LC
Grey-green Fruit-dove Ptilinopus purpuratus



Taxonomy

Taxonomic note
Ptilinopus purpuratus and P. chrysogaster (del Hoyo and Collar 2014) were previously lumped asP. purpuratus following Sibley and Monroe (1990, 1993).

Taxonomic source(s)
del Hoyo, J., Collar, N.J., Christie, D.A., Elliott, A. and Fishpool, L.D.C. 2014. HBW and BirdLife International Illustrated Checklist of the Birds of the World. Lynx Edicions BirdLife International, Barcelona, Spain and Cambridge, UK.
del Hoyo, J.; Collar, N. J.; Christie, D. A.; Elliott, A.; Fishpool, L. D. C. 2014. HBW and BirdLife International Illustrated Checklist of the Birds of the World. Barcelona, Spain and Cambridge UK: Lynx Edicions and BirdLife International.

IUCN Red list criteria met and history
Red List criteria met
Critically Endangered Endangered Vulnerable
- - -

Red List history
Year Category Criteria
2016 Least Concern
2014 Least Concern
Species attributes

Migratory status not a migrant Forest dependency Medium
Land mass type Average mass -
Distribution

Estimate Data quality
Extent of Occurrence breeding/resident (km2) 1,900
Number of locations -
Severely Fragmented -
Population and trend
Value Data quality Derivation Year of estimate
No. of mature individuals 2500-9999 not applicable not applicable 2011
Population trend Decreasing suspected -
Decline (3 years/1 generation past) - - -
Decline (5 years/1 generation past) - - -
Decline (10 years/1 generation past) - - -
Decline (10 years/3 generation future) - - -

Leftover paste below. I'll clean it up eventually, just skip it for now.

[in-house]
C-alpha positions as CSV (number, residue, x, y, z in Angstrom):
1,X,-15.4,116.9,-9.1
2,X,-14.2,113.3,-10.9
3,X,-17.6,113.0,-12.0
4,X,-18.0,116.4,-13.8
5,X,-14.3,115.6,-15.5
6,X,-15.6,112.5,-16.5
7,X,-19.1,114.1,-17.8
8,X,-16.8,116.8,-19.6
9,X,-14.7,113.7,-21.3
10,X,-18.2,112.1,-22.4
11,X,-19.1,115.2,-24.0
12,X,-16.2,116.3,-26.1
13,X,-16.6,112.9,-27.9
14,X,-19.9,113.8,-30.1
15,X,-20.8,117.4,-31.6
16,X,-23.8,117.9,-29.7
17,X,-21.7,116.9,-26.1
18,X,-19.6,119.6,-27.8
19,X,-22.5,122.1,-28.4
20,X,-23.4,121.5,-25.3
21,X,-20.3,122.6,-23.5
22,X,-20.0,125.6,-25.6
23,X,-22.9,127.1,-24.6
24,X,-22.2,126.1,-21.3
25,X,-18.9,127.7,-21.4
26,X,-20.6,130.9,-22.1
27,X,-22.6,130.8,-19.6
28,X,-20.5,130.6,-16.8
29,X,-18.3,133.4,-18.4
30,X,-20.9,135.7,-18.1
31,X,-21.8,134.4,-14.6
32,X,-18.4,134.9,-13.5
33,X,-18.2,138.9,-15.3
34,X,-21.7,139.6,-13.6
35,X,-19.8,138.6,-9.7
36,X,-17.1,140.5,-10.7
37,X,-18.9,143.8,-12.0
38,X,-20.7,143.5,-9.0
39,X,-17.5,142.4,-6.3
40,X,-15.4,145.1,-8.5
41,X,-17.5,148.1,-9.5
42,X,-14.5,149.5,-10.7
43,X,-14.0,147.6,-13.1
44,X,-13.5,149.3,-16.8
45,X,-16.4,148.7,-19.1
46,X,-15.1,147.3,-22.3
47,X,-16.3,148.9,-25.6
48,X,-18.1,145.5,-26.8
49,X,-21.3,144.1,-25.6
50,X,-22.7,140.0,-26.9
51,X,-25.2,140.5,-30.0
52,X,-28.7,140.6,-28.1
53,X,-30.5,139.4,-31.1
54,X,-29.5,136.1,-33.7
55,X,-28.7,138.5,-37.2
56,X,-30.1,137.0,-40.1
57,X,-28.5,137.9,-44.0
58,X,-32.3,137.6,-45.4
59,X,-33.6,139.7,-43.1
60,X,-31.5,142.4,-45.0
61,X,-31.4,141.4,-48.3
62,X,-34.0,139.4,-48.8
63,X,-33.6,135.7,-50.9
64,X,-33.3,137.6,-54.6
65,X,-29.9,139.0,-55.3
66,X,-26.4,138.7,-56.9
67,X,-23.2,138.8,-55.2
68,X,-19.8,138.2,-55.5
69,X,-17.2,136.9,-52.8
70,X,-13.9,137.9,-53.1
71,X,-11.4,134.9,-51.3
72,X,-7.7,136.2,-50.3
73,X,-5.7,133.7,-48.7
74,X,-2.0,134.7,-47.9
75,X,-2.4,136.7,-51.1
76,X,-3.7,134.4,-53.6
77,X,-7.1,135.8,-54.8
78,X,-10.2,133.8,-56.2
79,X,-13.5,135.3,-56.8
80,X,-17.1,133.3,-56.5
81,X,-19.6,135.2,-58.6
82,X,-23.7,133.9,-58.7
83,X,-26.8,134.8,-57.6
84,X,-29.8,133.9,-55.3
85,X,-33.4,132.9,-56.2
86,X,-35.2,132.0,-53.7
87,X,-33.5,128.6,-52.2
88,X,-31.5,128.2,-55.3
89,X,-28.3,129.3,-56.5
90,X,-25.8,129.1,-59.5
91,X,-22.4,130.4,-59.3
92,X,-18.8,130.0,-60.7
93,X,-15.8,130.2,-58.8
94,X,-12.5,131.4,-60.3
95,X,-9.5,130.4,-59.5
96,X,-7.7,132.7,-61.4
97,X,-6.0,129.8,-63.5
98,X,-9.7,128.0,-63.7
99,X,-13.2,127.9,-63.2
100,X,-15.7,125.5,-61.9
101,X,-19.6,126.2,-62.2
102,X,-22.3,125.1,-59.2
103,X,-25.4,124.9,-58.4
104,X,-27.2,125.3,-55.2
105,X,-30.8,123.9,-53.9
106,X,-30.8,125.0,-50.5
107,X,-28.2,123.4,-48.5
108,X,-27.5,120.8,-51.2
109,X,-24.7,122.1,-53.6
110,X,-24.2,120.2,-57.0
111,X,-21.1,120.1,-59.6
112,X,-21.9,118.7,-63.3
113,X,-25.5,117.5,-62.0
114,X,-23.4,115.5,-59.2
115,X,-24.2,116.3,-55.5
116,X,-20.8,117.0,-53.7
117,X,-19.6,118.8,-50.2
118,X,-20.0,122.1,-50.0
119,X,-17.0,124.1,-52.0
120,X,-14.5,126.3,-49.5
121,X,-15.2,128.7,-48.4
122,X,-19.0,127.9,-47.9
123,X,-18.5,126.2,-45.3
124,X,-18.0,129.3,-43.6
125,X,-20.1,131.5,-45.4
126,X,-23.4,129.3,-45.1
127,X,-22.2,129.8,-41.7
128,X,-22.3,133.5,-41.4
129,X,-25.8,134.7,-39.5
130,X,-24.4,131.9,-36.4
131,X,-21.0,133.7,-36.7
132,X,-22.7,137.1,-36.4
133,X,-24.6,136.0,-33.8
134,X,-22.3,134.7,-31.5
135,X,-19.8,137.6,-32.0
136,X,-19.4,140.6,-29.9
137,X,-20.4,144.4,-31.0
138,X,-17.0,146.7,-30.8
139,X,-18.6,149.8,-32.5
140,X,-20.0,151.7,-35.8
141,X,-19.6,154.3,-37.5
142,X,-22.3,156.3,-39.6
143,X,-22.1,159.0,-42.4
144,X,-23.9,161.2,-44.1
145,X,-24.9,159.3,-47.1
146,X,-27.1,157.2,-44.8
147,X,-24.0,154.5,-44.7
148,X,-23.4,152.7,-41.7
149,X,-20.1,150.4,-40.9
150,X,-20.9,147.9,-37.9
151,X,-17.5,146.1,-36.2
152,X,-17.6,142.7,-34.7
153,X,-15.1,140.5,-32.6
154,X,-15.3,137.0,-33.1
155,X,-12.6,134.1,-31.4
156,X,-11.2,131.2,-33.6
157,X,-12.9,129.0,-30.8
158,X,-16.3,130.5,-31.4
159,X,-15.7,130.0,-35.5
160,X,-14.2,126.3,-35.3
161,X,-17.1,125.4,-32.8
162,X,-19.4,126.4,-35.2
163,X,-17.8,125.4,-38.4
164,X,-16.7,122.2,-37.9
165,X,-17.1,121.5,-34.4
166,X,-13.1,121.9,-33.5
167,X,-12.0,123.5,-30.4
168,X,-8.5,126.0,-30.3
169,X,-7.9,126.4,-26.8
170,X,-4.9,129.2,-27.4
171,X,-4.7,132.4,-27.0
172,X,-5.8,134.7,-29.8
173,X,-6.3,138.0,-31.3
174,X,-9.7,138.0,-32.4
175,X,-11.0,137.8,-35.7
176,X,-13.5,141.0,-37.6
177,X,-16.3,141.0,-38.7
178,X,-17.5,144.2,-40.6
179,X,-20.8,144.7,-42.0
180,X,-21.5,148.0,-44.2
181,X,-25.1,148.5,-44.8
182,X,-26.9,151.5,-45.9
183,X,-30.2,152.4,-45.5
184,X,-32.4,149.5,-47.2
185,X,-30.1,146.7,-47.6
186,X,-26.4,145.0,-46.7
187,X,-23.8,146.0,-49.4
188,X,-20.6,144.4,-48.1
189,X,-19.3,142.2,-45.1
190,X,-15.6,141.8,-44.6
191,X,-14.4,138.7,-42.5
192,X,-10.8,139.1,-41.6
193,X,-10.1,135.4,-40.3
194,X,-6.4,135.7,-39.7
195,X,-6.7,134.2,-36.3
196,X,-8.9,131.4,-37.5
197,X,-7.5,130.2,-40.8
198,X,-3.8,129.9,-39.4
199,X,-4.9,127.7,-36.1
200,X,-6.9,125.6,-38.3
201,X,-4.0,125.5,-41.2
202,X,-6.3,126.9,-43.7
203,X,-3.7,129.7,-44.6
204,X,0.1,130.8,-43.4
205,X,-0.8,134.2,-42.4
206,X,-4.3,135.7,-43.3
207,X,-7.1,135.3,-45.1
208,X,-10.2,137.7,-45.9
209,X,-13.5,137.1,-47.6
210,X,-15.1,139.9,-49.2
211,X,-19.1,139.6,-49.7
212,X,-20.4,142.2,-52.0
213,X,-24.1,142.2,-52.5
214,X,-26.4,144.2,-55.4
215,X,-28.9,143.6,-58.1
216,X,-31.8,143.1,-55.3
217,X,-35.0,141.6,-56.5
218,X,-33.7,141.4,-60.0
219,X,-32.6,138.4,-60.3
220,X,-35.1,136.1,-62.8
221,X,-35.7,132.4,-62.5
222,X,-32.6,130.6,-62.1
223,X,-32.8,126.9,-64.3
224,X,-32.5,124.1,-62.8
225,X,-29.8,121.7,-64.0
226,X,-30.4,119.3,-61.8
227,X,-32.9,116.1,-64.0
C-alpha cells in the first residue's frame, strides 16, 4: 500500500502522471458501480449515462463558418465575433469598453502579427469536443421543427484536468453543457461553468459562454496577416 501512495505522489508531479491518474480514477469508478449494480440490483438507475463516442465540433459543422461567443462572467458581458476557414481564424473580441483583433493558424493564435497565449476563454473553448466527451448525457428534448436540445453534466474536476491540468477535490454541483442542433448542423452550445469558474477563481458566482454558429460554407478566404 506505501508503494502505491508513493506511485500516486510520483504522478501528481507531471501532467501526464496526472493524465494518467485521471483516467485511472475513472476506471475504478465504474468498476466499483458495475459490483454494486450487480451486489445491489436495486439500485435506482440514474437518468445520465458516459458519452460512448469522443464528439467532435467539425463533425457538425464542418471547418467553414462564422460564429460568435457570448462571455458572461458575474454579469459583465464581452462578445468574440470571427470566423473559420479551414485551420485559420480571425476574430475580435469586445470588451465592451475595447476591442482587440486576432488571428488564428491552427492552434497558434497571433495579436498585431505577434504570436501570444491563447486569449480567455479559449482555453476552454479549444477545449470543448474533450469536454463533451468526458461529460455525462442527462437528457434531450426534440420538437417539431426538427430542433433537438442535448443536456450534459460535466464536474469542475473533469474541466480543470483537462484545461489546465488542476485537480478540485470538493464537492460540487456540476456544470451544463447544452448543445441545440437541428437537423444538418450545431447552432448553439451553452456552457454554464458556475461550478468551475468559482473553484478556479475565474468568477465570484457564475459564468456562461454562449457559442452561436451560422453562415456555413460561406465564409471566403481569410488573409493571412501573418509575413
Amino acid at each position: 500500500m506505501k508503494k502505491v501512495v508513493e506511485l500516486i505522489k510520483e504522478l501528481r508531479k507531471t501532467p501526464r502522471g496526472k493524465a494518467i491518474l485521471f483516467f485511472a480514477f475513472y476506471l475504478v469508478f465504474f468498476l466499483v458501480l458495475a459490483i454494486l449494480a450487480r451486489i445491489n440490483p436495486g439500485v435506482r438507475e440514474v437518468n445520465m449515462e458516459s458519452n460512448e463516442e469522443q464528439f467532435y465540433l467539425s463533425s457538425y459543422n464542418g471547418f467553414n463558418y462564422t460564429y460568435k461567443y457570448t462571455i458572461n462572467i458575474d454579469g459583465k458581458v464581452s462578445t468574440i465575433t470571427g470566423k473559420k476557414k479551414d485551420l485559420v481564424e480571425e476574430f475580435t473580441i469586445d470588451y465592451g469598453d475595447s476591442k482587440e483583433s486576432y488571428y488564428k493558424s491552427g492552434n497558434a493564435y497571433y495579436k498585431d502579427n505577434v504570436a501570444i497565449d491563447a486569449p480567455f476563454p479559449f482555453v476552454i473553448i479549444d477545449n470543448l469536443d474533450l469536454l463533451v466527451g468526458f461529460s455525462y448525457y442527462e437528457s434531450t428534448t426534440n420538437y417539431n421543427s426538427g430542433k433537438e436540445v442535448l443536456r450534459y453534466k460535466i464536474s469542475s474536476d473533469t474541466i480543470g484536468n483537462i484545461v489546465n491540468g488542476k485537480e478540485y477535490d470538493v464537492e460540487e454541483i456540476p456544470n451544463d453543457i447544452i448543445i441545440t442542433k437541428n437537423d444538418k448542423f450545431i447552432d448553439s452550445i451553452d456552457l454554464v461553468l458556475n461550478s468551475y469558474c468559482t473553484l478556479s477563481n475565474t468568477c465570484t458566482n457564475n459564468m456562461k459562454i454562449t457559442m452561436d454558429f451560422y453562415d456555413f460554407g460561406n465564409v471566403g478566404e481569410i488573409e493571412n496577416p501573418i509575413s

Decline (10 years/3 generation past and future) - - -
Number of subpopulations - - -
Percentage in largest subpopulation - - -

Population justification: Both Moorea and Tahiti are now thought to hold populations of a few thousand individuals (J. C. Thibault pers comm in Spotswood 2011), therefore the total population is estimated to lie within the band 2,500-9,999 mature individuals. In 1973 there were an estimated 5,000-6,000 birds on Moorea with 2-3 birds per hectare in some valleys (Gibbs et al. 2001, Spotswood 2011).

Trend justification: It was reportedly very abundant in 1907, but is thought to have declined since 1900, though no systematic surveys have quantified changes and a survey of valleys in Tahiti suggested that populations remained stable in the 20th century (Monnet et al. 1993 in Spotswood 2011). Nevertheless a slow population decline is suspected owing to habitat loss and degradation, including the spread of non-native vegetation. Further potential threats include predation by Swamp Harrier Circus approximans and feral cats, competition with non-native Red-vented Bulbul Pycnonotus cafer and Common Myna Acridotheres tristis, and predation of eggs by rats.


Country/territory distribution
Country/Territory Occurrence status Presence Resident Breeding Non-breeding Passage
French Polynesia N Extant Yes

Important Bird and Biodiversity Areas (IBA)
Country/Territory IBA Name
French Polynesia Vallée d'Opunohu
French Polynesia Vallée de la Papenoo
French Polynesia Baie de Port Phaéton et lagune de Mitirapa
French Polynesia Crêtes et pentes du Mont Marau
French Polynesia Vallées Maruapo, Papehue, Hopuetamai et Orofero

Habitats & altitude
Habitat (level 1) Habitat (level 2) Importance Occurrence
Forest Subtropical/Tropical Moist Lowland major resident
Altitude 0 - 1000 m Occasional altitudinal limits  

Utilisation
Purpose Primary form used Life stage used Source Scale Level Timing
Food - human - - - Non-trivial Recent

Recommended citation
BirdLife International (2022) Species factsheet: Ptilinopus purpuratus. Downloaded from http://www.birdlife.org on 19/08/2022. Recommended citation for factsheets for more than one species: BirdLife International (2022) IUCN Red List for birds. Downloaded from http://www.birdlife.org on 19/08/2022.